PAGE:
Internalization and Opposition to Stigmatized Social Discourse among Incest Survivors

Efrat Shaked, Moshe Bensimon, Rivka Tuval Mashiach

Research output: Contribution to journalArticlepeer-review

1 Scopus citations


Despite the high prevalence of incest, survivors are reluctant to disclose its existence for reasons such as shame, guilt and the presence of an accusatory and stigmatizing social discourse. The current mixed methods study examined the internal discourses of 13 incest survivors in Israel, reflected in self-reported internal dialogs which emerged during interviews. The qualitative analysis revealed a dialectical tension between two themes–one reflecting an internalization of the social discourse (manifested as quotes taken from social discourse and uttered by the survivors) and the other an agentic discourse (manifested in utterances either resisting the social discourse or showing an empowering advertence to one’s own fulcrum). The quantitative analysis showed that for seven participants the internalized social discourse expressions were most frequent, for five the agentic expressions were most frequent, and that for one the discourses were at equilibrium. The ubiquitous sub-themes manifested in the internalized social discourse were: victimhood (feelings of vulnerability and helplessness), survivorship (meaningless existence, despair and hopelessness), negative self-esteem and self-pathology (perception of the self as having pathological psychological problems), and denial/repression of the abuse. The ubiquitous sub-themes manifested in the agentic discourse were: positive self-image and sense of potency, hope, optimism and positive perception of life, and uprising against the parents and institutions that did not give support. The discussion is based on Butler’s concept of vulnerability, which suggests how to address the harms inflicted by incest without erasing aspects of the survivors’ agency and growth.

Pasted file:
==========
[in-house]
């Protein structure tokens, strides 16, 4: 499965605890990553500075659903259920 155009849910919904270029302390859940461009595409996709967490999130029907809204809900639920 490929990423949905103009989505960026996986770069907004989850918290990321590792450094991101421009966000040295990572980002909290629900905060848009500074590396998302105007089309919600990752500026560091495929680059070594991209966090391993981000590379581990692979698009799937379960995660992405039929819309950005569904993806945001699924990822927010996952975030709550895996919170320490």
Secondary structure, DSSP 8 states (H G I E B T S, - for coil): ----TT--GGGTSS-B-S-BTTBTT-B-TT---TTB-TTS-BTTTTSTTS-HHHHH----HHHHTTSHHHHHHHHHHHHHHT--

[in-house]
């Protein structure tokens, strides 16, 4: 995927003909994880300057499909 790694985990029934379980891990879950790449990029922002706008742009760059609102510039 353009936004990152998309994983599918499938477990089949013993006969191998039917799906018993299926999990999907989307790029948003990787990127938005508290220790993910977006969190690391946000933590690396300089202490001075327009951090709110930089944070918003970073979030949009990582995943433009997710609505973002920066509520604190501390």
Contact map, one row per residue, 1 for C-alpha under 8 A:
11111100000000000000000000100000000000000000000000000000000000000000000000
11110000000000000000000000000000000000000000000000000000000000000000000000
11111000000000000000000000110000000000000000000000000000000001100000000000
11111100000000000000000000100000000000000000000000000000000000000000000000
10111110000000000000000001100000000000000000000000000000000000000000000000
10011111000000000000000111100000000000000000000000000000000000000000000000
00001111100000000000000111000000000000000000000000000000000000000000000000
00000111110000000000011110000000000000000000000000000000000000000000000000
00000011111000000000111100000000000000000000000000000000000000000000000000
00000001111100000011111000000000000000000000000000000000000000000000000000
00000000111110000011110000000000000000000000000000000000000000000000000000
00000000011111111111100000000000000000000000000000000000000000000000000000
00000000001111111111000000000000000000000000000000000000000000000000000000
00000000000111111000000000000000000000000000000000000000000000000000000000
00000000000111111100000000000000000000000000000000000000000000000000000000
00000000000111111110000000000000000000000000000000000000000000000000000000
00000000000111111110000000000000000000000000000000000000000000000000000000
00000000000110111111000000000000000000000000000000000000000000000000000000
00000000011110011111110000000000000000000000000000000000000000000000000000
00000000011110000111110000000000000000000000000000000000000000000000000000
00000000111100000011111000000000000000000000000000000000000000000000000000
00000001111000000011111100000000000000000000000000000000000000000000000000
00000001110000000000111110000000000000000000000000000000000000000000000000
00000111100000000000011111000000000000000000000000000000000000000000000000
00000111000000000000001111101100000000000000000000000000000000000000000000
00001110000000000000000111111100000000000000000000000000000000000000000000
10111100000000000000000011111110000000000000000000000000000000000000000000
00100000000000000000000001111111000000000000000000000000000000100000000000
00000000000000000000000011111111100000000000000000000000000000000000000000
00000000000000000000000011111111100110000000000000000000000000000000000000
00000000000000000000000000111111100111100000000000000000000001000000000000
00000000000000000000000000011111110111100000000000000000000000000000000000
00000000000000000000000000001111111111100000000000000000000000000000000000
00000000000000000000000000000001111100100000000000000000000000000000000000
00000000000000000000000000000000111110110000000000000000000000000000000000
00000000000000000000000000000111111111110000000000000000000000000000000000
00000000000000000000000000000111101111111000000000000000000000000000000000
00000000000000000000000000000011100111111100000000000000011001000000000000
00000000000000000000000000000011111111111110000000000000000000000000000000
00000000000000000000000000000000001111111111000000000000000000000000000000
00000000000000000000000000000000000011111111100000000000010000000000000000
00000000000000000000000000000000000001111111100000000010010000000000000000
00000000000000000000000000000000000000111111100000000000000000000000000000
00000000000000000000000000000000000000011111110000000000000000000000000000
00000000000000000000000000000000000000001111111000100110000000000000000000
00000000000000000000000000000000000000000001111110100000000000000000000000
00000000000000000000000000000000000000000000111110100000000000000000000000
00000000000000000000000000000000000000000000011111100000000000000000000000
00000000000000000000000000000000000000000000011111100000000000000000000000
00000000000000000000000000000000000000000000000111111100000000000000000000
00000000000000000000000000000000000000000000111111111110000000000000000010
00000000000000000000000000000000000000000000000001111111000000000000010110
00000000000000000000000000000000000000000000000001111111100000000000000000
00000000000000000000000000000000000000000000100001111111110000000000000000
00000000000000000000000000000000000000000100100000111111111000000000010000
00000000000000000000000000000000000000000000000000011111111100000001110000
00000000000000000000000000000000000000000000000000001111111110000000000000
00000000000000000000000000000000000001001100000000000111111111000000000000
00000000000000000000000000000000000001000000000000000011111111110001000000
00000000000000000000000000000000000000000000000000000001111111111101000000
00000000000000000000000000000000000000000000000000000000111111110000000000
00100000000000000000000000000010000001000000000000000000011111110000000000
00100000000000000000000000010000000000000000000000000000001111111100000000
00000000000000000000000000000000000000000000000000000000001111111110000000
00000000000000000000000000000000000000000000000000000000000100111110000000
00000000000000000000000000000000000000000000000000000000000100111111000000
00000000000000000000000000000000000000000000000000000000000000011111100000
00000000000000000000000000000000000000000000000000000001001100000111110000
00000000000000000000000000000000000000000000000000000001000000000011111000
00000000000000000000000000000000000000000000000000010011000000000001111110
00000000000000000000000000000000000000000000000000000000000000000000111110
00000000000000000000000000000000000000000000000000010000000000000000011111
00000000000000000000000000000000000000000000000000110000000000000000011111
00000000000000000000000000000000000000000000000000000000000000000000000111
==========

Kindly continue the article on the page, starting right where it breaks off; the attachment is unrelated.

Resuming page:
Original languageEnglish
Pages (from-to)847-868
Number of pages22
JournalJournal of Child Sexual Abuse
Issue number7
StatePublished - 2021

Bibliographical note

Funding Information:
We are grateful to each one of the women who participated in this study for trusting us and for their willingness to share their body-mind experiences as incest survivors. This article is part of the lead author’s dissertation which was submitted for the degree of Doctor of Philosophy in the Gender Studies Program of Bar-IlanUniversity, Israel.

Publisher Copyright:
© 2021 Taylor & Francis.


  • Incest survivors
  • agency
  • social discourse
  • stigmas
  • victim blaming


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